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Suing the Pants Off SpongeBob

Litigation may be the one weapon left in the fight against corporate America's fattening of children.
 
 
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The case may sound silly, but it's not. SpongeBob SquarePants is being hauled into court in Massachusetts. His crime? Exploiting young children and contributing to escalating rates of obesity and diabetes. How can a cartoon character be guilty of such things? By corporate marketing run amok.

Late last month, the Center for Science in the Public Interest (CSPI) and the Campaign for a Commercial-Free Childhood (CCFC) announced their intention to sue Viacom (parent company of Nickelodeon) and Kellogg for unsavory marketing practices aimed at children under age 8. By all psychological measures, such children are too young to understand the persuasive intent of advertising.

It should come as no surprise to parents that these and other companies use popular children's cartoon characters such as SpongeBob SquarePants and Dora the Explorer to hawk all manner of junk foods high in fat and sugar that are virtually devoid of nutritional value. The scientific findings released last month by the revered Institute of Medicine was also not a shocker: These marketing practices work, especially on impressionable young children, whose eating habits are just being formed.

Children's advocates have been fighting for 30 years to get companies to stop exploiting kids, to no avail. It has become painfully clear that consumer groups' calls for government action are now falling of deaf ears. As a result, CSPI and CCFC are turning to litigation as the only remaining remedy available.

And who can blame them? When the Federal Trade Commission and Department of Health and Human Services held a "workshop" last summer on childhood obesity and food marketing, the result was a massive public relations opportunity for junk food companies. Six months later, the agencies have yet to release a promised report on the proceedings, let alone promulgate regulations to actually address the problem. Similarly, Congress has taken no action.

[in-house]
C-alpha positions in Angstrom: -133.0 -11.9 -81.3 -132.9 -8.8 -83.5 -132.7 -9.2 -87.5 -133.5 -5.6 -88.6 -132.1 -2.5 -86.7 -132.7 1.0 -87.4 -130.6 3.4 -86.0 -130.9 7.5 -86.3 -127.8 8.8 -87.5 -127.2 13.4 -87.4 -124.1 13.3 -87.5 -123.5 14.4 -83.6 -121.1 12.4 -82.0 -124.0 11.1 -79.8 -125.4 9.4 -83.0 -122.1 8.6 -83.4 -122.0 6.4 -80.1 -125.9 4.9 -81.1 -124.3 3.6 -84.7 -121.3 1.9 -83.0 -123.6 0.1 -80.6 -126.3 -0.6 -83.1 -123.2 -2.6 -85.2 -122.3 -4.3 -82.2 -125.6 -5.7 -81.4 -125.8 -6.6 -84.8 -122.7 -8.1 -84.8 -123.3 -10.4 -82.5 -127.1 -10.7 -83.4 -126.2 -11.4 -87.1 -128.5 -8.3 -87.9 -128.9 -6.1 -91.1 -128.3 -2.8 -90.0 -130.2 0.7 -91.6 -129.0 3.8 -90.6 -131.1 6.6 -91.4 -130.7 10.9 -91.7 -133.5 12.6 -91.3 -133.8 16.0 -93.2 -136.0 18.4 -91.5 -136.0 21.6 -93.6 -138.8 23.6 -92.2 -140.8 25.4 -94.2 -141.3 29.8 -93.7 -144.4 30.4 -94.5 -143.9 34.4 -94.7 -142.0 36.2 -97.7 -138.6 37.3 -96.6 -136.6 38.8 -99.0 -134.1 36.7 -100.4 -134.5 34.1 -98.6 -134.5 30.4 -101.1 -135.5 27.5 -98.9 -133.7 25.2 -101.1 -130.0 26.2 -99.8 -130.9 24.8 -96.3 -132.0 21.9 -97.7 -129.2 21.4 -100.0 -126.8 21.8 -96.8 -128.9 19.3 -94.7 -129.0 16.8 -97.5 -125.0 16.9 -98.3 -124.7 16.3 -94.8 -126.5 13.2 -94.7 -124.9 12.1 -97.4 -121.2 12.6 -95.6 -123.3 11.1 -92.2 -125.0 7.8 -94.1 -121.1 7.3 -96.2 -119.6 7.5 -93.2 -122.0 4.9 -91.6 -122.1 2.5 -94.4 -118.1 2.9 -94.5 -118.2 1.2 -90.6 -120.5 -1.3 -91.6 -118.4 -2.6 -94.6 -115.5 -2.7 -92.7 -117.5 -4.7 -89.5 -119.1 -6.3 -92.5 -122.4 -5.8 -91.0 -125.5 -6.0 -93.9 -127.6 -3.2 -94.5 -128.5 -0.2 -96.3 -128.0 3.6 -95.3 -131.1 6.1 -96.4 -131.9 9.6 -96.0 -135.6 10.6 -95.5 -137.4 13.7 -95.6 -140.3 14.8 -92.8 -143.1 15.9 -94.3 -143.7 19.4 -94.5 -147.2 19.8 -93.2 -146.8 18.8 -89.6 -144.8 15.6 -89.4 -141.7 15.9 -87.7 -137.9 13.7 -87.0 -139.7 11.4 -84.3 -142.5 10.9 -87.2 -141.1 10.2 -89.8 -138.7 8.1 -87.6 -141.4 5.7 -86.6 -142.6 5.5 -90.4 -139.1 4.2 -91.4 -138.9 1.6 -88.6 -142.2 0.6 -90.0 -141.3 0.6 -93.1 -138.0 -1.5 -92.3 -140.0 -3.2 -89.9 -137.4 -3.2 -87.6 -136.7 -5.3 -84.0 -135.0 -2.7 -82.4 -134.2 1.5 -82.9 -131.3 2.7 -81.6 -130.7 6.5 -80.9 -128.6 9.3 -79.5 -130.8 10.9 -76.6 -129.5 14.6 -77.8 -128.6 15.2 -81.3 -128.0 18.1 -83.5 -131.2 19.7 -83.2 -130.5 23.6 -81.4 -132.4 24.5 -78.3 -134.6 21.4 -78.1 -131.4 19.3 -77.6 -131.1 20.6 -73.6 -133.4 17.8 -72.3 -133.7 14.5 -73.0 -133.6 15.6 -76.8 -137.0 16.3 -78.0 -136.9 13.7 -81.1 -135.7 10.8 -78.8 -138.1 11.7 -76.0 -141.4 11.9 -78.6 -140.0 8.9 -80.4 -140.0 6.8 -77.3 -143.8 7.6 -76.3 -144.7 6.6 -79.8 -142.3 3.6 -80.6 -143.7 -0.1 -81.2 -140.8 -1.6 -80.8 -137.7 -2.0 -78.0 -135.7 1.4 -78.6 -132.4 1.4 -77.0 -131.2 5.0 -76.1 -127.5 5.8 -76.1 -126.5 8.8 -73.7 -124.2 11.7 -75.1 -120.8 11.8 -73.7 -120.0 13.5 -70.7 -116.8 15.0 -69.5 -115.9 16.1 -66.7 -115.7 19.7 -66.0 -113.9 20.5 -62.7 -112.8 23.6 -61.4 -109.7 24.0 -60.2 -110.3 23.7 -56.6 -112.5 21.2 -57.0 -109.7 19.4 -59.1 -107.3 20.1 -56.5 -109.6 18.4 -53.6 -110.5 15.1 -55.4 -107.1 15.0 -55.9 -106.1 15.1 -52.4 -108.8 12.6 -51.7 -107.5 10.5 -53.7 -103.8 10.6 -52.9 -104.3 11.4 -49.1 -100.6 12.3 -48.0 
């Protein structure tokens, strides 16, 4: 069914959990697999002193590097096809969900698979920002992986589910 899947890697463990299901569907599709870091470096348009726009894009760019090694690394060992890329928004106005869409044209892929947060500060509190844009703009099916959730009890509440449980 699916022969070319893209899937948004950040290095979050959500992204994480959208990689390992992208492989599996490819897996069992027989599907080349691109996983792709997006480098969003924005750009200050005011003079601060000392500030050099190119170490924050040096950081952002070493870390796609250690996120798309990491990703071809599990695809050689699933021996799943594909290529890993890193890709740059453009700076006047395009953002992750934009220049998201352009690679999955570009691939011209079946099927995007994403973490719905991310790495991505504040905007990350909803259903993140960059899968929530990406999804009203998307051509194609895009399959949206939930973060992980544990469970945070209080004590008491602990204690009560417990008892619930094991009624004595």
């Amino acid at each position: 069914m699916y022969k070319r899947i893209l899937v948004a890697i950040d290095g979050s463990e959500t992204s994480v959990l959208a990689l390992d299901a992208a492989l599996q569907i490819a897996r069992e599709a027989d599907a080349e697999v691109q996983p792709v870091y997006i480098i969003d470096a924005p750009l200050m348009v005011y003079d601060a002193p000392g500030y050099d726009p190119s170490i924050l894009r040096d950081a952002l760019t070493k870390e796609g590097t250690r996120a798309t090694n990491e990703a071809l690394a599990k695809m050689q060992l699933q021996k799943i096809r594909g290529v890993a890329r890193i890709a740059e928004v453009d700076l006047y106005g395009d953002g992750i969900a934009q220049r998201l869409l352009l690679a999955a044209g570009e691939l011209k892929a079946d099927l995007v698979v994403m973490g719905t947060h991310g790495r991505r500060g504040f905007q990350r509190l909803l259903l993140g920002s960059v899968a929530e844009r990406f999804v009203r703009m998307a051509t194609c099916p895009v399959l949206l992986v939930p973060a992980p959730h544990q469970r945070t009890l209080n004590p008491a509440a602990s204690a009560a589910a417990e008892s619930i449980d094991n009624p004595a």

And all the while food companies claim to be "part of the solution" when it comes to childhood obesity. But industry's version of solving the problem means no government tinkering with profit-making. Rather, industry favors "self-regulation," which translates to the fox guarding the henhouse. The Children's Advertising Review Unit, industry's self-appointed and corporate-funded regulatory body has failed miserably. As Sen. Tom Harkin, D-Iowa -- one of few champions for children left in Congress -- has noted: "CARU, frankly, has become a poster child for how not to conduct self-regulation."

When all the other legal avenues have failed: government regulation, legislation, and industry self-regulation, that leaves one remaining option -- litigation.

And yet, this case is bound to suffer the slings and arrows of those who would label any lawsuit aimed at industry for contributing to obesity as "frivolous," the right wing's favorite moniker for any case aimed at curbing corporate excesses. But this case and others like it sure to follow are not about blaming any one company for making people fat. They are about getting irresponsible food and media corporations to stop using deceptive marketing practices to lure vulnerable children into a lifetime of destructive eating habits.

But what about the parents? Corporations are fond of blaming overworked and stressed out parents for giving in to their children's requests for unhealthy food. After all, children don't drive themselves to McDonald's, they say. But if food and advertising companies really want parents to be the decision makers, then they would market children's products only to adults. But instead, they go around the parents by directly targeting children. Corporations foster what advertising experts call the "nag factor," along with other tactics designed to undermine the parent-child relationship.

At an upcoming trade show called "Kid Power" devoted solely to marketing food and beverages to children, junk food peddlers can learn countless tricks of the trade at workshops such as, "Character Development to Create an Emotional Connection" and "Utilizing Branding to Create Increased Value Perception Among Kids In School Cafeterias." How is a parent supposed to compete with all of that psychological marketing savvy?

If both science and common sense tell us that it's inherently deceptive to market to young children, then it should stop. This is a lawsuit whose time has come. With every other legal avenue closed to protect children, suing the worse offenders is the last resort. Let's hope this door doesn't slam shut too. Children deserve better.

Michele Simon, a public-health attorney who teaches health policy at U.C. Hastings College of the Law, is director of the Center for Informed Food Choices , a nonprofit in Oakland, Calif.